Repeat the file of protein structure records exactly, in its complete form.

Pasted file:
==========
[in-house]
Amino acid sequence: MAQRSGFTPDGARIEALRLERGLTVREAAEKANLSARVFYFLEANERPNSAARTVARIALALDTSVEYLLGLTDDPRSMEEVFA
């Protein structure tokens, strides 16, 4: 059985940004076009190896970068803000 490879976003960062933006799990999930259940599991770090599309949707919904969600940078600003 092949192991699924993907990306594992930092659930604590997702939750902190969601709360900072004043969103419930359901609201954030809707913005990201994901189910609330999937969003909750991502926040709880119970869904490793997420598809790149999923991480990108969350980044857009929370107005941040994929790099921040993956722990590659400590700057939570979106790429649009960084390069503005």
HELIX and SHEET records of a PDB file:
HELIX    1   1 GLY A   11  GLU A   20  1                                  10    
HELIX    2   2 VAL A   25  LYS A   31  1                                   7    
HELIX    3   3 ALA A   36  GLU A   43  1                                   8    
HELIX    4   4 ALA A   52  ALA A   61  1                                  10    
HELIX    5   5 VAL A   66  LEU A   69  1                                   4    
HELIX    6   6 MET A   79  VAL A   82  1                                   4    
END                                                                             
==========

[in-house]
Amino acid sequence: MAQRSGFTPDGARIEALRLERGLTVREAAEKANLSARVFYFLEANERPNSAARTVARIALALDTSVEYLLGLTDDPRSMEEVFA
């Protein structure tokens, strides 16, 4: 059985940004076009190896970068803000 490879976003960062933006799990999930259940599991770090599309949707919904969600940078600003 092949192991699924993907990306594992930092659930604590997702939750902190969601709360900072004043969103419930359901609201954030809707913005990201994901189910609330999937969003909750991502926040709880119970869904490793997420598809790149999923991480990108969350980044857009929370107005941040994929790099921040993956722990590659400590700057939570979106790429649009960084390069503005």
HELIX and SHEET records of a PDB file:
HELIX    1   1 GLY A   11  GLU A   20  1                                  10    
HELIX    2   2 VAL A   25  LYS A   31  1                                   7    
HELIX    3   3 ALA A   36  GLU A   43  1                                   8    
HELIX    4   4 ALA A   52  ALA A   61  1                                  10    
HELIX    5   5 VAL A   66  LEU A   69  1                                   4    
HELIX    6   6 MET A   79  VAL A   82  1                                   4    
END                                                                             